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Talking Baby: Flat Spots On Your Baby’s Head

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Rhiannon-Ally-600x450 Rhiannon Ally
Rhiannon Ally is the current co-anchor of “CBS4 This Morning”...
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MIAMI (CBSMiami) – As if parents don’t have enough to worry about, more and more babies are developing flat spots on the backs of their head.

To correct the problem, parents are paying big bucks for special helmets to re-shape the child’s head.

CBS4’s Rhiannon Ally spoke with the mother of a special boy who wore those helmets 23 hours a day for 7 months.

Blake Seits is just like any other 16-month old. His mother, Melissa Seits, said Blake is “a character from the beginning. He is spunky, he is full of personality and life.”

His smile lights up her heart, but it was the back of his head that caught her eye when he was just 4-months old.

“So he was very flat from the side, then he was very wide up here as compared to the rest of his head,” said Seits.

Check Out Rhiannon Ally’s report on Blake and Melissa Seits

Blake’s pediatrician, Dr. Susan Leitner of Pediatrics Associates, said she’s seen more cases like this in recent years. A big reason is because parents are instructed to lay their children on their backs to prevent Sudden Infant Death Syndrome.

“We know the incidents of SIDS decrease by 30% when babies were only sleeping on their backs, so that was a great thing. But, as a side effect, because the pressure of the baby’s head is always on that area, now we see flat heads,” said Dr. Leitner.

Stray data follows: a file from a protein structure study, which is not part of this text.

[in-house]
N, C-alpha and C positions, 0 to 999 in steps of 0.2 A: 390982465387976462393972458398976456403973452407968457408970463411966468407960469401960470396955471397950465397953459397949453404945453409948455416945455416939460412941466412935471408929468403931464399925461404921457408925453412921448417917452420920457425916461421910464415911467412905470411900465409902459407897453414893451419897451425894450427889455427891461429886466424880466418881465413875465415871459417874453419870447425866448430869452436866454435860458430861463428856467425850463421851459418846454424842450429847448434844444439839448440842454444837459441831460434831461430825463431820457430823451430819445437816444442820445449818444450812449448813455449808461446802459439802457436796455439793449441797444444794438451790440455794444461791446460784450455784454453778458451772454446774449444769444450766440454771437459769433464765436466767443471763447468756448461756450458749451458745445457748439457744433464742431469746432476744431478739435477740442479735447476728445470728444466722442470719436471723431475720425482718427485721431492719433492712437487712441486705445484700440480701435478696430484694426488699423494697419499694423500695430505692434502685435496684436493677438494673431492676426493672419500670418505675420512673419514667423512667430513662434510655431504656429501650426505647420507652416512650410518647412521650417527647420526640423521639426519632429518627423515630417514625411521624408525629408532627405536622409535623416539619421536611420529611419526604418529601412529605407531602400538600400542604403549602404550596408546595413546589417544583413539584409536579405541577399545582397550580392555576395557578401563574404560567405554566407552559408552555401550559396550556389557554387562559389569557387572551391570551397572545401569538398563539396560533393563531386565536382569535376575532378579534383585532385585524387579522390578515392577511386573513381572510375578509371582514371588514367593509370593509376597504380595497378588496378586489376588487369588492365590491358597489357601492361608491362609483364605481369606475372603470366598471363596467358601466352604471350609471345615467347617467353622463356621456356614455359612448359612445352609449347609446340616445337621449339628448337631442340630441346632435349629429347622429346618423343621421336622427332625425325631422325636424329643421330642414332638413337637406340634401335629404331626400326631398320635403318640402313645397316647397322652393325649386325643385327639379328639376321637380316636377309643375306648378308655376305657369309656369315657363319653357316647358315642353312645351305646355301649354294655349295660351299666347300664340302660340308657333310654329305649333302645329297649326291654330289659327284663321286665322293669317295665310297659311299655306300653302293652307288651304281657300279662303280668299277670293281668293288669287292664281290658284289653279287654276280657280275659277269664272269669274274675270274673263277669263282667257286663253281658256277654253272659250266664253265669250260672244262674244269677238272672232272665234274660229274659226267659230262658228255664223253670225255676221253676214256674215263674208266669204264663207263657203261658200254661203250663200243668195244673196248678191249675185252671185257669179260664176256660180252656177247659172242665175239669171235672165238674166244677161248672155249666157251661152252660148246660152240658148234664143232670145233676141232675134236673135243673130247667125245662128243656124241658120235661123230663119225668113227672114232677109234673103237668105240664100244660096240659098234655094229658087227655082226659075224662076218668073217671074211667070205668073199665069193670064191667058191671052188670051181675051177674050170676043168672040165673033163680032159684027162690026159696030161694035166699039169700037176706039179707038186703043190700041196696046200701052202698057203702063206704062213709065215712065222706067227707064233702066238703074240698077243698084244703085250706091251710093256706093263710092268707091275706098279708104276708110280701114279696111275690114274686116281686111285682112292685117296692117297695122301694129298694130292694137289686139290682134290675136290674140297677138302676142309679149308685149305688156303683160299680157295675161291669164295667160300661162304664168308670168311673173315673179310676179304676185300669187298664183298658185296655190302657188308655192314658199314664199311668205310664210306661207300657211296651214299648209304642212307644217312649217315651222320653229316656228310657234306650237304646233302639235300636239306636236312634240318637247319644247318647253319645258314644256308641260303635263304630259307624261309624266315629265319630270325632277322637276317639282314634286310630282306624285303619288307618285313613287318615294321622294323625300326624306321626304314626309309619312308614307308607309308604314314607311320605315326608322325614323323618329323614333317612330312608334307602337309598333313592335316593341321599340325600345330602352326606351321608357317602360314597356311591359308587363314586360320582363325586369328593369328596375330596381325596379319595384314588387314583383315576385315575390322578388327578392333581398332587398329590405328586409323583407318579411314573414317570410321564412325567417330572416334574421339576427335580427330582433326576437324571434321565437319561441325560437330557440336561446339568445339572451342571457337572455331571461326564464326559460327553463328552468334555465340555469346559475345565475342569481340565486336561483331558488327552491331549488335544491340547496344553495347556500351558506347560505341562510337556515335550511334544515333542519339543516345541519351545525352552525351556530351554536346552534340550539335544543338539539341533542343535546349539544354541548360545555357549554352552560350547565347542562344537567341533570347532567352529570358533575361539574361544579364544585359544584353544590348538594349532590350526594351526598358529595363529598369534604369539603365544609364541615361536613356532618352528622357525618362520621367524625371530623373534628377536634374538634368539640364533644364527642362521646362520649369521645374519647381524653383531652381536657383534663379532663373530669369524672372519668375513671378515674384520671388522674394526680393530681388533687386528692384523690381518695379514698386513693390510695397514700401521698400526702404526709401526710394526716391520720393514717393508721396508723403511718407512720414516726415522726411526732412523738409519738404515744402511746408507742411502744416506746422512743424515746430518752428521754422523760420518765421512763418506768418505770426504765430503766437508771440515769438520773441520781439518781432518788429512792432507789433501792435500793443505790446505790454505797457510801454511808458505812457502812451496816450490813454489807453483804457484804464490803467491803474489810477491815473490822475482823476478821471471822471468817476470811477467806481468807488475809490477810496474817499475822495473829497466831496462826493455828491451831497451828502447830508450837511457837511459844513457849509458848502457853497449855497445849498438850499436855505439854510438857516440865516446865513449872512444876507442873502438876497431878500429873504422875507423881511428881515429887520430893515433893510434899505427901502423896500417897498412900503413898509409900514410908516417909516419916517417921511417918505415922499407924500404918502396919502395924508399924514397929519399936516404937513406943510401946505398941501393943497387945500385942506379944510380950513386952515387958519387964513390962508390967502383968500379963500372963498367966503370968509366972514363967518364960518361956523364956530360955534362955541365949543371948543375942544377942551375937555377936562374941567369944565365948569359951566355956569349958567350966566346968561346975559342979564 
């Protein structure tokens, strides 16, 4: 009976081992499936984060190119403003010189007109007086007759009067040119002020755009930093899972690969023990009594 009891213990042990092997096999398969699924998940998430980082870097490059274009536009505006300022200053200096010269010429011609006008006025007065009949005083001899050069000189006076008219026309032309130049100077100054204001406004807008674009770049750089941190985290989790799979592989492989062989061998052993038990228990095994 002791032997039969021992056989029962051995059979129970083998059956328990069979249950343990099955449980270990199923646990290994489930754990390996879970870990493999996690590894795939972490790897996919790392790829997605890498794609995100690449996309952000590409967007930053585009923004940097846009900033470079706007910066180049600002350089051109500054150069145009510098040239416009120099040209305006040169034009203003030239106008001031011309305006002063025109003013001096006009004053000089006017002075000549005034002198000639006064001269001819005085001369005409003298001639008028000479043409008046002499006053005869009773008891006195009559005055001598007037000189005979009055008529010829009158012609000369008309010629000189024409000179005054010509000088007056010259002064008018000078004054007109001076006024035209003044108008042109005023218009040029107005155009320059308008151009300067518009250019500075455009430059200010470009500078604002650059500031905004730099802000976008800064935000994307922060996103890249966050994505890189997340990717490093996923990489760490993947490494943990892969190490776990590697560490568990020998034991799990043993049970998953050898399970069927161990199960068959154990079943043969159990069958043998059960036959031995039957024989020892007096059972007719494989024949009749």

Dr. Leitner referred Melissa and Blake to specialists at Cranial Technologies who did 3-D imaging of his skull and recommended Blake wear a special helmet to re-shape his head.

“We did seek a second opinion and we saw a plastic surgeon at Miami Children’s who basically agreed with the opinion, and said listen your best bet is going to be, the helmet,” said Seits.

The helmet protects the soft skull and keeps it from flattening. But, as cute as Blake looked in his helmet, it’s something most parents would like to avoid.

Dr. Leitner said if you catch it early enough, simply repositioning the baby and making sure baby spends more time on his tummy should do the trick.

Blake’s flat spot was too advanced to bypass the helmet. In fact, he needed two different helmets and wore them 23 hours a day for 7 months.

“The big question is how much it would have improved without the helmet? But the risk is finding out what that window is and missing that window of opportunity. But he really did look much better after the helmet. He looks great now,” said Dr. Leitner.

Since Blake no longer needs to wear the helmet, he chooses to play with it instead. A big relief to his mother, Melissa.

“I think we’ve got a nice result. No one is perfect. I think it looks pretty good,” said Seits.

Dr. Leitner said there are typically no long term effects to these flat spots, unless they are really severe. The helmets range in price. Seits paid $3000 for each of Blake’s. Many insurance companies do not cover the cost, because it is usually considered a cosmetic fix.

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